Skadden Foundation Grant
Grant amount: Unspecified amount
Anticipated deadline: Sep 17, 2019
Applicant type: Graduate Student Nonprofit
Funding uses: Fellowship
Location of project: United States
Location of residency: United StatesView website Save Need help writing this grant?
About the Foundation
The Skadden Fellowship Program, described as "a legal Peace Corps" by The Los Angeles Times, was established in 1988 to commemorate the firm's 40th anniversary, in recognition of the dire need for greater funding for graduating law students who wish to devote their professional lives to providing legal services to the poor (including the working poor), the elderly, the homeless and the disabled, as well as those deprived of their civil or human rights. The aim of the program is to give Fellows the freedom to pursue public interest work; thus, the Fellows create their own projects at public interest organizations with at least two lawyers on staff before they apply.
Fellowships are awarded for two years. Skadden provides each Fellow with a salary and pays all fringe benefits to which an employee of the sponsoring organization would be entitled. For those Fellows not covered by a law school low-income protection plan, the firm will pay a Fellow's law school debt service for the tuition part of the loan for the duration of the Fellowship. The 2018 class of Fellows brings to 820 the number of academically outstanding law school graduates and judicial clerks the foundation has funded to work full-time for legal and advocacy organizations.
In its 2010 "US Innovative Lawyers" report, the Financial Times ranked our firm in the top tier in the Responsible Business category in connection with the Fellowship Program, highlighting that it "ensures some of the brightest legal talent goes into public life."
We wish to note that the Fellowship Program is not a substitute for Skadden's considerable pro bono efforts. As a charter signatory of the American Bar Association's Law Firm Pro Bono Challenge, Skadden pledges to commit time equivalent to at least 3 percent of the firm's annual billable hours to work on pro bono matters. Our attorneys are engaged in a range of pro bono and community activities. The foundation and Fellowship Program were created to complement these efforts, as we believe there is no substitute for full-time public interest work.
It is the firm's hope that, through their efforts and their example, Skadden Fellows will increase and improve the legal services available to the less fortunate in our society. Indeed, there is the expectation that the members of this cadre of new public interest lawyers will, individually and collectively over the course of their careers, have a profound effect on the quality and delivery of legal services. Since the inception of the program, almost 90 percent of the Fellows have remained in public interest or public sector work.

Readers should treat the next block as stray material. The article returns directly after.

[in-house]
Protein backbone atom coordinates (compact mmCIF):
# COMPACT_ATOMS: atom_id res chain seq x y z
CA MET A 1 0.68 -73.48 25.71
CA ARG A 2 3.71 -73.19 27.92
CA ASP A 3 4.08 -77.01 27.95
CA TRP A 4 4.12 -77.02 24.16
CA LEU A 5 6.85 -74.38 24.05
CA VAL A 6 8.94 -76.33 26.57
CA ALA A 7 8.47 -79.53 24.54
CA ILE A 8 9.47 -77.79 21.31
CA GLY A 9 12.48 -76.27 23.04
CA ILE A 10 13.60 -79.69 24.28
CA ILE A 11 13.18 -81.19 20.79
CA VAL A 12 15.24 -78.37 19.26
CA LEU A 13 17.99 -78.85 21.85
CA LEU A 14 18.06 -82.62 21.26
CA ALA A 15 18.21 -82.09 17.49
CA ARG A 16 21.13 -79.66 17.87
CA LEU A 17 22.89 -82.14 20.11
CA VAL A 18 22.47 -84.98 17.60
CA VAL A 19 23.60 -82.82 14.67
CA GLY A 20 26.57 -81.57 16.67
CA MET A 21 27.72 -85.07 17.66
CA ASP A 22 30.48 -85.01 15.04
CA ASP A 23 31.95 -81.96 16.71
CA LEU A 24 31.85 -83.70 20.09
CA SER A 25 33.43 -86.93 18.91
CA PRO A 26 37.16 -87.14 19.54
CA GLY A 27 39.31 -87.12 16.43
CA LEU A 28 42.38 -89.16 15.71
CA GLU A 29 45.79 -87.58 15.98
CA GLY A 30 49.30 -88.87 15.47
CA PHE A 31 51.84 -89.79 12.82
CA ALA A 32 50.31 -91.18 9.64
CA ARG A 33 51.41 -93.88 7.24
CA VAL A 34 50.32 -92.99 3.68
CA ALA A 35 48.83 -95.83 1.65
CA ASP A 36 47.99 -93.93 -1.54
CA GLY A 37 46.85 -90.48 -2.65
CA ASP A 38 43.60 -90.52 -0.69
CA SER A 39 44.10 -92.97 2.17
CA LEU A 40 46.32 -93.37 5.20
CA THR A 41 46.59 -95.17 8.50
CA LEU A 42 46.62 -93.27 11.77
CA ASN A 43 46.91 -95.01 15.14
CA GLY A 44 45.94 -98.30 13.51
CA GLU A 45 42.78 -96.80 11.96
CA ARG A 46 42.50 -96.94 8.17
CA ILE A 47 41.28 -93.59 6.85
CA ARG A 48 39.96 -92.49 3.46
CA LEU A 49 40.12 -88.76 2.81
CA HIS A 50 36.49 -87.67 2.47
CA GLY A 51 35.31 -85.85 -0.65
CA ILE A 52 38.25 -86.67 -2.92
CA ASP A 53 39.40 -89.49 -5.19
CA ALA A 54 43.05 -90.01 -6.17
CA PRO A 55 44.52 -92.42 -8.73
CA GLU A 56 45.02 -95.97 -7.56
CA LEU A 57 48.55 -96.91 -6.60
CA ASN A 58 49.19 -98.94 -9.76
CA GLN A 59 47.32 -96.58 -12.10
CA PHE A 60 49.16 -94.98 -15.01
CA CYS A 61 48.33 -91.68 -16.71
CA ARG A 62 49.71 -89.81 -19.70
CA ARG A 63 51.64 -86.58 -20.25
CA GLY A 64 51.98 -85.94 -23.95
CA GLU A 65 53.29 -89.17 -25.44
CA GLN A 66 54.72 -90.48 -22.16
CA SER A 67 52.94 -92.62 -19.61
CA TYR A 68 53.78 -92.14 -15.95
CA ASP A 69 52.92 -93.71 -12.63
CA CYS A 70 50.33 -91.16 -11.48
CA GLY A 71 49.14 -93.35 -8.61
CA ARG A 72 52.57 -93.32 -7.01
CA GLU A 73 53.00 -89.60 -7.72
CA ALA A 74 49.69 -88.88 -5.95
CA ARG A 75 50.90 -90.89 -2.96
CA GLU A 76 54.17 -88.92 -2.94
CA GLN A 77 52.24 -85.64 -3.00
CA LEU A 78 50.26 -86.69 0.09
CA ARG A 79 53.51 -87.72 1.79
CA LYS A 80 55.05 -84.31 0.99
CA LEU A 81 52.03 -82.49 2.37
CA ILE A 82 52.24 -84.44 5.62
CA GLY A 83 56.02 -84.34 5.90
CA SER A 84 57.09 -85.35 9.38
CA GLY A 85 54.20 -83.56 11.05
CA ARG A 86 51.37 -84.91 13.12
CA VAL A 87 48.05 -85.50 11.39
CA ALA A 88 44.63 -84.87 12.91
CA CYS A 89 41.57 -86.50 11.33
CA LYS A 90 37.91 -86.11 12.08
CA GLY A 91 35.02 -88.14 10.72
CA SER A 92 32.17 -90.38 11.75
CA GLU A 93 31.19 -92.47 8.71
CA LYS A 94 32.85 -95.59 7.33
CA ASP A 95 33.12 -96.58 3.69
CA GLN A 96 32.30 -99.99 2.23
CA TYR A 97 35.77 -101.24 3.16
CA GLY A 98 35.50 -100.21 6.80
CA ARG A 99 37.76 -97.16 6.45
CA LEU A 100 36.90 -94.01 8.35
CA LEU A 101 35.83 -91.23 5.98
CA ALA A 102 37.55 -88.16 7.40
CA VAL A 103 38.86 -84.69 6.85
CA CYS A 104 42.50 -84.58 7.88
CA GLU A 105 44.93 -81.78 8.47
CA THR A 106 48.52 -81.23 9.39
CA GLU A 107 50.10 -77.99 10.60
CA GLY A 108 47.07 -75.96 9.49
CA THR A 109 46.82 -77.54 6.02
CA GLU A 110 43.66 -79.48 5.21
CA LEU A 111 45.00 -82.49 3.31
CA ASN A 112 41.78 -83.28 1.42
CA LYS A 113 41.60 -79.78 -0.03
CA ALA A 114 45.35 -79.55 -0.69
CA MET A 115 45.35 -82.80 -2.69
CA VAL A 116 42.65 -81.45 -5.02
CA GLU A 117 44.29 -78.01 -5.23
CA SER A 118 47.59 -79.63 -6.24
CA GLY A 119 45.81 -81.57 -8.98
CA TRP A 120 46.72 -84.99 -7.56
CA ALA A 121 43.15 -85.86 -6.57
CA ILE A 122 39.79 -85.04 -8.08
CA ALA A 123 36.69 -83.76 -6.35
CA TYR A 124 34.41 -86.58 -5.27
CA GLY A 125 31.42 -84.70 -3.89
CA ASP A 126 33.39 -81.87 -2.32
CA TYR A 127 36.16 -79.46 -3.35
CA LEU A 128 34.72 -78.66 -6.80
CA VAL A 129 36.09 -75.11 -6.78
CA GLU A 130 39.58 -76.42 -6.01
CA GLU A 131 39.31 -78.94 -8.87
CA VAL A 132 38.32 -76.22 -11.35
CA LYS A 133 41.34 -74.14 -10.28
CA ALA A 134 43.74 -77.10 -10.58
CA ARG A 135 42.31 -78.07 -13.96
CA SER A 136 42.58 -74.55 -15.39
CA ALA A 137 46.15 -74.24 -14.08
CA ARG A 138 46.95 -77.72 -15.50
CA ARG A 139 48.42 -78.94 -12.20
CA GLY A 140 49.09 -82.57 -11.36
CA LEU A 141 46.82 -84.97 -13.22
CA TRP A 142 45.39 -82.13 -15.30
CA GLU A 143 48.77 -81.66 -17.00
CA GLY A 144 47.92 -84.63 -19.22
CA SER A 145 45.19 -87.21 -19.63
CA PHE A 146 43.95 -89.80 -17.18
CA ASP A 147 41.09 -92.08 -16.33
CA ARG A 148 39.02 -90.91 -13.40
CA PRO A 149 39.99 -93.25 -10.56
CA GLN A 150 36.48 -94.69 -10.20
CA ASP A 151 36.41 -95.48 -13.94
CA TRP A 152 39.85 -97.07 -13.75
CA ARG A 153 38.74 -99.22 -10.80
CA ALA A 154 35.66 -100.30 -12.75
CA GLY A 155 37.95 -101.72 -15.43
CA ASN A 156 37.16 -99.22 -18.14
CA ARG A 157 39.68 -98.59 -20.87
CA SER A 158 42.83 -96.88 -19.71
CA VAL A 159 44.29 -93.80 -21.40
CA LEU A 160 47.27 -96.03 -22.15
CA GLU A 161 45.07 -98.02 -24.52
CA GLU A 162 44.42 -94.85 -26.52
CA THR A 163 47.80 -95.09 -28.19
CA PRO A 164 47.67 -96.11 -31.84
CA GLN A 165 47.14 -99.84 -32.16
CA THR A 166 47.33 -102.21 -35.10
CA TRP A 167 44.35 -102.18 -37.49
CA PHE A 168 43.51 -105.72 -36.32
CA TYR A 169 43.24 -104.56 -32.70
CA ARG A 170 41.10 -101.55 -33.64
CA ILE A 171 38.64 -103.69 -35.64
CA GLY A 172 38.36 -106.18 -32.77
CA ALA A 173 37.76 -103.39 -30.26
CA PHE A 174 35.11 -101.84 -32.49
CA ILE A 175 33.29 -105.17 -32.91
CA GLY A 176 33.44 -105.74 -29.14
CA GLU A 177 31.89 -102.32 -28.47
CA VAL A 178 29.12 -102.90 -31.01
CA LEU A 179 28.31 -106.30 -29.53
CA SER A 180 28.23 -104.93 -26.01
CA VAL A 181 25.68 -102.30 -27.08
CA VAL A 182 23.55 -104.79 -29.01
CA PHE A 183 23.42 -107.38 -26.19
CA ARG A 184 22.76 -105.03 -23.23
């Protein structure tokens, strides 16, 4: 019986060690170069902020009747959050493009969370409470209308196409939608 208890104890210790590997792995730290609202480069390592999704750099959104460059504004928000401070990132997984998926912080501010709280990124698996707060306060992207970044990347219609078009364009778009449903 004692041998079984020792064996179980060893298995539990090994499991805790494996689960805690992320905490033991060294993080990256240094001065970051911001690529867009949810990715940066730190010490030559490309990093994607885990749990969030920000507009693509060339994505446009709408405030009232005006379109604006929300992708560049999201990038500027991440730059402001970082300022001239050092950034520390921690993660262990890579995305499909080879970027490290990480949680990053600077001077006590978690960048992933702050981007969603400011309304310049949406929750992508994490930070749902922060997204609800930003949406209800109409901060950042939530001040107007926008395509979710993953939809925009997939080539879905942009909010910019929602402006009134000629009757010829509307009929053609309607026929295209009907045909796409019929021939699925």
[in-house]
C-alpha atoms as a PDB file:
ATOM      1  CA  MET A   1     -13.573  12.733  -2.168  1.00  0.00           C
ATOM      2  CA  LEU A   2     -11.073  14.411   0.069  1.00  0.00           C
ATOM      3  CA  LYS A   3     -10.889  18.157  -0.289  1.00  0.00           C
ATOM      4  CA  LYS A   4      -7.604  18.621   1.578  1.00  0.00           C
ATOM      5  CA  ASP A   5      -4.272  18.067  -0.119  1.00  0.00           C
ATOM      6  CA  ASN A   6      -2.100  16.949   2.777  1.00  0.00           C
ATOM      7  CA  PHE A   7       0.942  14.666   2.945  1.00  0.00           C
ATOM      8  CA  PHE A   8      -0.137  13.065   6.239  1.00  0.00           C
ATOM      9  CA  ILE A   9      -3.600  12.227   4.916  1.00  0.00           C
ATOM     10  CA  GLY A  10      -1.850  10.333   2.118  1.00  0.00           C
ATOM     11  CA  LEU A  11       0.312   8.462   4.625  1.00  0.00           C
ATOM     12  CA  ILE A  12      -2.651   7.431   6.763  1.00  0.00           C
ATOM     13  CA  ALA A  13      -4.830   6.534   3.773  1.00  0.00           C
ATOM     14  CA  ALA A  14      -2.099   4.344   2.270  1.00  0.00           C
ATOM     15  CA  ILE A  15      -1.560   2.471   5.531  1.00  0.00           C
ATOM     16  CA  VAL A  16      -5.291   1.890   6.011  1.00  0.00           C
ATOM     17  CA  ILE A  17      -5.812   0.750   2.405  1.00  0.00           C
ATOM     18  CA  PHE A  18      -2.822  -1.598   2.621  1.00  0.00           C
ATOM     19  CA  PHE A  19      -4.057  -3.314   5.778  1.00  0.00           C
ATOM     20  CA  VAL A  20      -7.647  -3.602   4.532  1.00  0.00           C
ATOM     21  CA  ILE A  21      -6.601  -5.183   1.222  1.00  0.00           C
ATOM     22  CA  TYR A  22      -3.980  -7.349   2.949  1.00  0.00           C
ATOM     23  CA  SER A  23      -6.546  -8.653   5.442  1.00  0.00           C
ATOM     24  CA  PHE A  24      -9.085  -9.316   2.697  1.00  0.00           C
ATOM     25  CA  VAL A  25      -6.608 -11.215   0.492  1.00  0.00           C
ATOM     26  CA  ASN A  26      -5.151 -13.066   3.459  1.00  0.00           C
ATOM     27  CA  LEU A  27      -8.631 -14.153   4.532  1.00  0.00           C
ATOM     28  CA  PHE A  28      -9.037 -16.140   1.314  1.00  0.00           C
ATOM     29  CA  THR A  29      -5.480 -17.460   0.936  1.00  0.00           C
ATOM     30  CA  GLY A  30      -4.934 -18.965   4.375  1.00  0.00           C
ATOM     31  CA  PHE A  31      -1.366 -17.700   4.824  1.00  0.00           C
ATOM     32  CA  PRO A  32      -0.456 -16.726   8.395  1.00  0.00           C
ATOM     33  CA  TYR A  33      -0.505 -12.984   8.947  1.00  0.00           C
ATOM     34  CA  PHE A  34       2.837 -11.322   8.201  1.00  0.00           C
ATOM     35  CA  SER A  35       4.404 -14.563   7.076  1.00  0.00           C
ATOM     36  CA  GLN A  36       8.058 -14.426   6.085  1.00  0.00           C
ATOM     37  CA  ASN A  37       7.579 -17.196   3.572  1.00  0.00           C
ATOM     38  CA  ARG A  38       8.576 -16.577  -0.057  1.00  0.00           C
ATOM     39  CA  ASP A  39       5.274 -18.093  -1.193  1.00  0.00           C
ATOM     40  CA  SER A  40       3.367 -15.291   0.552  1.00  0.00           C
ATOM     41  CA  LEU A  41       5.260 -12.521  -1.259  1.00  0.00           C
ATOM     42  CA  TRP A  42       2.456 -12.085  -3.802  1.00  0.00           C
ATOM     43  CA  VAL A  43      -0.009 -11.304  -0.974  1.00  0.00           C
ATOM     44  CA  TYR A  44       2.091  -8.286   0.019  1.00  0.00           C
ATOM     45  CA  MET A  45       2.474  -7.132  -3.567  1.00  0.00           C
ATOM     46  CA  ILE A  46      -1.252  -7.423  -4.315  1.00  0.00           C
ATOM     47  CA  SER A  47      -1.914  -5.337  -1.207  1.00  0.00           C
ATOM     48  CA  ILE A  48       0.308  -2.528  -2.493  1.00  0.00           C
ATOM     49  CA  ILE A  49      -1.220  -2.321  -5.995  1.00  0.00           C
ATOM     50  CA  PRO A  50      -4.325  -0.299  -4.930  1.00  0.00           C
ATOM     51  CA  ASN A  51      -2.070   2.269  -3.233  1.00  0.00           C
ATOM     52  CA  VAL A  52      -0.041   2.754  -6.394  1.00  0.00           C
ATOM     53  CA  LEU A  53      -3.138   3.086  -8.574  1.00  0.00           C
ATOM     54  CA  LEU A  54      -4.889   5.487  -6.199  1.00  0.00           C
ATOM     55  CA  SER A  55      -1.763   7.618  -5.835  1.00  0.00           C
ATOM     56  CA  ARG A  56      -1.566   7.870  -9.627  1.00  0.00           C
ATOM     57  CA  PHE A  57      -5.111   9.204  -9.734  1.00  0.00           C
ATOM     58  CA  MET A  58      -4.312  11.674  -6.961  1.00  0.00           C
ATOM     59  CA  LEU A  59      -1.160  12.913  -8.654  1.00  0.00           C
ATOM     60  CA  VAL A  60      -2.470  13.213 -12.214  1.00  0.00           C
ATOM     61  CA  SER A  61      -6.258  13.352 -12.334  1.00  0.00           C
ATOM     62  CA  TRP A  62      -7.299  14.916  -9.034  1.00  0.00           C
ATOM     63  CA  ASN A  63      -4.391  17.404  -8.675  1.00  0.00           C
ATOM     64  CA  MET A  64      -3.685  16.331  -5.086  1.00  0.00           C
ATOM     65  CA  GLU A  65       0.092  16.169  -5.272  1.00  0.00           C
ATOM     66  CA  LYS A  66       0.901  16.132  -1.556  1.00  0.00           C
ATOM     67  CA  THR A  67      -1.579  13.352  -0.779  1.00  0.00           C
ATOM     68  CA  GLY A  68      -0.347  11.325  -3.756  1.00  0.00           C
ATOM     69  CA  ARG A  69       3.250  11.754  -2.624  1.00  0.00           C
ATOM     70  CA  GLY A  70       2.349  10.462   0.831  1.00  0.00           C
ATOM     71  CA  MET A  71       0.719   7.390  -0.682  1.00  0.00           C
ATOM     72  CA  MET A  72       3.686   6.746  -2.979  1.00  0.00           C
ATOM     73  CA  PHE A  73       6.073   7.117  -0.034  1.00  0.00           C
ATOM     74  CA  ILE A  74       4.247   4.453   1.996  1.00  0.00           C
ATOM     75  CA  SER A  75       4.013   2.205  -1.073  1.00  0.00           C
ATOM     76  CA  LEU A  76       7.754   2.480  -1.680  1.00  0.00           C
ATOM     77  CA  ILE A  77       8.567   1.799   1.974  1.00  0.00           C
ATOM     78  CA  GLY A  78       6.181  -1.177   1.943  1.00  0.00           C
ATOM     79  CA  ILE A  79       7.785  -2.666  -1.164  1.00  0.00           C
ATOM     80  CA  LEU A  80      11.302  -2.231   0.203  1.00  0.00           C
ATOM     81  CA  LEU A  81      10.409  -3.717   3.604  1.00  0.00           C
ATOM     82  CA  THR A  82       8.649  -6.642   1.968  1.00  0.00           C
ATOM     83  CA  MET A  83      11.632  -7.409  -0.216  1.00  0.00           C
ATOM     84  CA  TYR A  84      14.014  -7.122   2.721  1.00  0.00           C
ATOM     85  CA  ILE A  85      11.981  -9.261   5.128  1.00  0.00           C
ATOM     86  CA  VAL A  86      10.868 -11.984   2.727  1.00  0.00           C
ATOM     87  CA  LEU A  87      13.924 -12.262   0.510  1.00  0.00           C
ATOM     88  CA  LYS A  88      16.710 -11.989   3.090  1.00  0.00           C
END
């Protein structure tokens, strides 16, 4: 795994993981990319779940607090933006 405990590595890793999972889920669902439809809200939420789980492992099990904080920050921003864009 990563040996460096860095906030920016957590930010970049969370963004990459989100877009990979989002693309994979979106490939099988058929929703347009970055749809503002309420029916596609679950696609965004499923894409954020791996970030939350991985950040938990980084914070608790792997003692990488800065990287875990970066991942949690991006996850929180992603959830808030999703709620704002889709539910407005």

Our commitment does not stop when Fellowship funding ends — the Fellowship is just the beginning. We have undertaken a series of regional reunion symposia for former Fellows and extend to all Fellows a monthly newsletter and webinars.
The foundation will award two-year fellowships for 2019 law school graduates and outgoing judicial law clerks who want to work in the public interest. Grants are made to organizations only, not to individuals. Therefore, before the application date of September 17, all applicants must identify a sponsoring public interest organization. The sponsor must be a 501(c)(3) organization that provides civil legal services to the poor, including the working poor, the elderly, the disabled or those deprived of their civil or human rights.
An Advisory Committee, comprised of a dozen partners from all of Skadden's U.S. offices, works closely with Susan Butler Plum, director of the Fellowship Program, to administer the program and select each year's fellows. Selection is based on a variety of factors, including the qualifications of the applicant (competency, academic performance, character and demonstrated commitment to the public interest), the demonstrated effectiveness of the sponsoring organization, the quality of the proposed project and the worthiness of the project's goals.
From the large number of applications, we identify approximately 100 semifinalists, each of whom will be invited for an in-person interview. From this group, 56 finalists are presented in mid November to the selection trustees: seven individuals from outside the firm, Skadden's executive partner, two of counsel to the firm and one second-year fellow. Those applicants receiving a fellowship will be notified by November 16.
Finalists will be announced on October 17, 2018. After that date, if any finalist is presented with another opportunity or receives a fellowship offer from another organization, we encourage you to contact us. The Skadden Foundation is committed to the complete transparency of the application process.
You can learn more about this opportunity by visiting the funder's website.
- Grants are made to organizations only, not to individuals.
- Therefore, before the application date, all applicants must identify a sponsoring public interest organization.
- The sponsor must be a 501(c)(3) organization that provides civil legal services to the poor, including the working poor, the elderly, the disabled or those deprived of their civil or human rights.
- Skadden fellows, once awarded a fellowship, cannot receive any other fellowship funds or prize monies for the two-year duration of the Skadden fellowship.
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